Substance abuse can be a killer—literally—for employers in safety-critical industries. So what can they do about it?
The next time you pass a big rig on the highway, look over at the side of the towing engine and try to find the six-digit United States Department of Transportation (U.S. DOT) number. It’ll be there—even on trucks with Canadian licence plates. Why haven’t you ever noticed it before? For the same reason that substance abuse so often goes unnoticed: unless you’re actively looking for it, it’s really easy to miss.
According to the Substance Abuse and Mental Health Services Administration (SAMHSA), 10% of employees will experience an alcohol or illicit drug use disorder at some point during their working years. This is disconcerting, considering that the diagnostic criteria for alcohol, opioid, stimulant and various other substance use disorders in the Diagnostic and Statistical Manual of Mental Disorders includes items such as “recurrent use resulting in the failure to fulfill major role obligations at work, school, or home” and “recurrent use in situations in which it is physically hazardous” (DSM 5).
And this becomes an even more serious consideration in safety-critical industries. Take the transportation industry, for example. Imagine that the 18-wheeler you were just checking out was being operated by a driver wired on crystal meth or hungover from a night of binge drinking…pretty scary. So how are Canadian employers addressing this potentially fatal workplace issue?
The SAP Solution
Employers in safety-critical industries— such as mining, oil and gas, manufacturing, transportation and construction—rely heavily on their employee assistance program (EAP) providers as a first line of defence against employee substance use issues that extend to the workplace. Many of the large EAP companies have Canada-wide teams of substance abuse professionals (SAPs) that facilitate services for these employers. Here’s how they work.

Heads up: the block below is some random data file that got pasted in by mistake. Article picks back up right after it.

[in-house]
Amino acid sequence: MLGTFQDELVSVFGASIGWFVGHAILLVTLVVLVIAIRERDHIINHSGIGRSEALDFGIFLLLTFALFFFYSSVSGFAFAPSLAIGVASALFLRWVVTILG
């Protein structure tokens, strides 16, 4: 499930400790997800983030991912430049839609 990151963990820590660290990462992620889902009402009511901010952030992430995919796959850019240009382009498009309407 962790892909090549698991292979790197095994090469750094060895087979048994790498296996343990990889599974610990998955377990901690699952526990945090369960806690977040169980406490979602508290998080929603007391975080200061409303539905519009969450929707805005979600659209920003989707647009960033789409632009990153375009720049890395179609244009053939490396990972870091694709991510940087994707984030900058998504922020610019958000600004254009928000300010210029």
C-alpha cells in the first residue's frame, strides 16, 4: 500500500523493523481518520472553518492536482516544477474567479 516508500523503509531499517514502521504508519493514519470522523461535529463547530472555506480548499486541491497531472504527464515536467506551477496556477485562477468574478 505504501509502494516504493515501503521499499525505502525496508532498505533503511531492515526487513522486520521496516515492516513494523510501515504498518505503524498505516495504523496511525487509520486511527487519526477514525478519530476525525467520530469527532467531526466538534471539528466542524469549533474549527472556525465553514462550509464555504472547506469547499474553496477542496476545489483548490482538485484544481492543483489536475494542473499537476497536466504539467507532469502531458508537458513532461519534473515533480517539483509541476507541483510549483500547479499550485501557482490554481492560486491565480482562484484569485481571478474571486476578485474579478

When an employee in a safety-critical role is suspected of substance use or intoxication at work, the employer is required to send him or her for biological drug testing (i.e., testing the urine, blood, saliva or hair). The employee goes to a collection site and provides a biological sample, which is sent to a lab for analysis. If the employee fails the drug test, he or she is required to meet with a SAP for an in-depth interview.
This is usually where the employer’s EAP steps in. The EAP’s SAP assesses the degree of severity of the employee’s substance use issue, the appropriate treatment options, and the trajectory of recovery and eventual return to safetycritical work. This one- to two-hour assessment also determines whether or not an employee’s alcohol or drug issues are diagnosed as substance dependence—a condition that is considered a disability in Canada.
Interestingly, it wasn’t the EAP industry or the Canadian federal government that invented the SAP assessment; it was the U.S. DOT. In the mid-’90s, the Canadian transportation industry was required to comply with U.S. DOT alcohol and drug legislation for commercial motor vehicle operators crossing into the U.S. In the absence of a Canadian federal regulatory framework, companies in other Canadian industry sectors began implementing similar policies to address their safety concerns, further integrating the SAP assessment into Canadian practice.
Fast-forward about 20 years, and those same industries have cultivated a uniquely Canadian approach. According to Barb Butler, an independent expert consultant in Canadian workplace alcohol and drug policies, “while the SAP assessment may have its roots in U.S. DOT policies, its function has become somewhat different in Canada.”
According to a precedent set in Milazzo and Canadian Human Rights Commission v. Autocar Connaisseur Inc., in Canada, an employee cannot be terminated for testing positive for alcohol or other drugs if he or she has a diagnosed substance dependence. In light of this, says Butler, the uniqueness of Canada’s SAP assessment process is that it aims to protect employee human rights and has become a crucial tool for Canadian employers in determining their accommodation obligations.
However, the Canadian framework is not a unified piece of legislation like the U.S. DOT regulations. Canada does not have specific definitions for key elements of the SAP assessment process, meaning that there is much more room for interpretation here than in the U.S. Canadian EAP companies have been key players in crafting definitions for these important components, resulting in dissenting perspectives on the professional qualifications required for SAP assessors as well as on the clinical structure for SAP assessments and reporting procedures.